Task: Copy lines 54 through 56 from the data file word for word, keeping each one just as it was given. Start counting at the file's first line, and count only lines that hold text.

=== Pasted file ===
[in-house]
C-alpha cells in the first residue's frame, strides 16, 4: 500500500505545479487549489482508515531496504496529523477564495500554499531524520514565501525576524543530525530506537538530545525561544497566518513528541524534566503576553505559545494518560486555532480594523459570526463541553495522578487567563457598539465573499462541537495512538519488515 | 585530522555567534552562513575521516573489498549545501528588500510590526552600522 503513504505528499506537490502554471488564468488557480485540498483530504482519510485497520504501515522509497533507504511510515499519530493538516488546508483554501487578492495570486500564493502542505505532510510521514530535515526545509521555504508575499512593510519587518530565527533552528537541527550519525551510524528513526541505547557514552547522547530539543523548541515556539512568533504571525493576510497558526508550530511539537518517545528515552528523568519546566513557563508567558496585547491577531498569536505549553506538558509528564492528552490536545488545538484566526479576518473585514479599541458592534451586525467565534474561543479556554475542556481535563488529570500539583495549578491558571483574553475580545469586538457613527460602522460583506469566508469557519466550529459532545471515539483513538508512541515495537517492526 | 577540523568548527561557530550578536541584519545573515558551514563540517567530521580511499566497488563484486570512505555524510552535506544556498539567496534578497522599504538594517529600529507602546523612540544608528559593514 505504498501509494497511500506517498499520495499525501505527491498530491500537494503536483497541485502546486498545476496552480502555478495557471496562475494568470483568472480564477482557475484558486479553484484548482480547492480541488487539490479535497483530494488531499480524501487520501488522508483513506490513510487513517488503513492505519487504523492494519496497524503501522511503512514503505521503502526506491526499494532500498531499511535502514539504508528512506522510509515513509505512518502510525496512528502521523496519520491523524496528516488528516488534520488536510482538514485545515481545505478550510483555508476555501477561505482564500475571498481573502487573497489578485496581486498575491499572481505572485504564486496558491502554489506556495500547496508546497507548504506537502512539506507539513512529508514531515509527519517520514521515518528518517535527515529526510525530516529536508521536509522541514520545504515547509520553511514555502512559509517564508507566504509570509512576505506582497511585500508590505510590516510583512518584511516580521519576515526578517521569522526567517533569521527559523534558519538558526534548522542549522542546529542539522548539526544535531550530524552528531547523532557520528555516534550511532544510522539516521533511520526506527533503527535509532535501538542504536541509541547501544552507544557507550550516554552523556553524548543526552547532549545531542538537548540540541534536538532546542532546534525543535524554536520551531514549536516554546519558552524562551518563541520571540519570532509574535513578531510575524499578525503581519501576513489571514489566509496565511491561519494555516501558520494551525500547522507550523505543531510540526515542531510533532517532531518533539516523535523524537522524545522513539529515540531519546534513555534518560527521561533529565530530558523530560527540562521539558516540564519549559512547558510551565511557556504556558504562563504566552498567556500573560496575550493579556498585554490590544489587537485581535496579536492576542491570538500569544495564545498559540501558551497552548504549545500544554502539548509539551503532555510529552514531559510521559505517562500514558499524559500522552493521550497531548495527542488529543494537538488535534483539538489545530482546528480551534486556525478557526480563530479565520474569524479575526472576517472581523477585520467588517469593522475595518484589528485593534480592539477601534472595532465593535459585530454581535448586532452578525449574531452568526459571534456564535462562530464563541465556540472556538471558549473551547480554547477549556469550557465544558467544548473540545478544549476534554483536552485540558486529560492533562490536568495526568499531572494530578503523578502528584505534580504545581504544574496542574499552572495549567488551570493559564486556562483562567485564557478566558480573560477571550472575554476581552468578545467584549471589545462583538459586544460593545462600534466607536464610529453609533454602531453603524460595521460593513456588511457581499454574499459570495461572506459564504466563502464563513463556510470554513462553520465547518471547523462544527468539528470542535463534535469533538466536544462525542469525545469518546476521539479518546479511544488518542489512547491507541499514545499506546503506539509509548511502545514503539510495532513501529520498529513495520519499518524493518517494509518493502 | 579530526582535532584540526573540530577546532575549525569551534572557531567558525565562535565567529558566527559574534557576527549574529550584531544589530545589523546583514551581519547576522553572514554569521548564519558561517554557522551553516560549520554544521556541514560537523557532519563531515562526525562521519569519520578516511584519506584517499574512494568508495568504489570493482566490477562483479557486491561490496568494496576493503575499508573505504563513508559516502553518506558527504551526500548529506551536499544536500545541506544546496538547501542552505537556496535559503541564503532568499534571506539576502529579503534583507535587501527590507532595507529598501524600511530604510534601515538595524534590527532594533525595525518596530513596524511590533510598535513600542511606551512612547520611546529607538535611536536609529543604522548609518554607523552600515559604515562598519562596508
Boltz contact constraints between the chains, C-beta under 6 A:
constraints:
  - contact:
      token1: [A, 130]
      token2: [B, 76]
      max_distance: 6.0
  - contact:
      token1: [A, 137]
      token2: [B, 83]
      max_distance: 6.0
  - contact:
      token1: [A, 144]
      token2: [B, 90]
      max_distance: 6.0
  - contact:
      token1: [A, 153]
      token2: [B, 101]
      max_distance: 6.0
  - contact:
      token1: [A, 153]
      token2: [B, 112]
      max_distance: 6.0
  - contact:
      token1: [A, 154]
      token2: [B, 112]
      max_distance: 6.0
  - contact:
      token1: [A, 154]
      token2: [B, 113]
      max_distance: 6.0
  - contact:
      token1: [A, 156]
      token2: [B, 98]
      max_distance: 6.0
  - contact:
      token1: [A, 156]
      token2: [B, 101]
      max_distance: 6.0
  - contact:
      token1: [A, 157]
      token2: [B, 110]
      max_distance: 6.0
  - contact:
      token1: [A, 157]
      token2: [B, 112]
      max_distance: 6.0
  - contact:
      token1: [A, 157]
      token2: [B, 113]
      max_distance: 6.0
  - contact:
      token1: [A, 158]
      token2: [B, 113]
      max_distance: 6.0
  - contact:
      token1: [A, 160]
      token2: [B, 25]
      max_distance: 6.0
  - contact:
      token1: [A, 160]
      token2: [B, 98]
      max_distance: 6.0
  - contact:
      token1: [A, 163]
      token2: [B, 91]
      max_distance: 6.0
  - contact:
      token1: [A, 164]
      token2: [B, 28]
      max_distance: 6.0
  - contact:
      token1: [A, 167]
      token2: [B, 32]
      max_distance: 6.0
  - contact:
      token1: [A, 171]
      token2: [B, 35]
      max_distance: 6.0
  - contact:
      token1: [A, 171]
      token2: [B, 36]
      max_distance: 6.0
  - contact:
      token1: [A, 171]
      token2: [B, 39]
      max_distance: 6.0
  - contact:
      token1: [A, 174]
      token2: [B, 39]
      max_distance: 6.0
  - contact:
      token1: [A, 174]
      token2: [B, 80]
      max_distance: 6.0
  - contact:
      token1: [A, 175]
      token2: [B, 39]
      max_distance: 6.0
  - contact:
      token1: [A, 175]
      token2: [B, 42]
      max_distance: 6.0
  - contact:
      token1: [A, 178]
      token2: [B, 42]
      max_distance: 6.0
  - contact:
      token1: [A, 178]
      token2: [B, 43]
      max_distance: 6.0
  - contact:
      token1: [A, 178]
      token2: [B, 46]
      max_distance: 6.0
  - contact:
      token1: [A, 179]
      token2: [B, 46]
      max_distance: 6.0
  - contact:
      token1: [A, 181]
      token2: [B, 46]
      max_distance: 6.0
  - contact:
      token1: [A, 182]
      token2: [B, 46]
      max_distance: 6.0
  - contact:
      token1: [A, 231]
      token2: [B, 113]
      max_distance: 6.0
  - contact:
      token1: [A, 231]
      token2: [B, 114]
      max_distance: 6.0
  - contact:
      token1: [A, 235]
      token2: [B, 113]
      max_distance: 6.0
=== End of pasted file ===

      token1: [A, 158]
      token2: [B, 113]
      max_distance: 6.0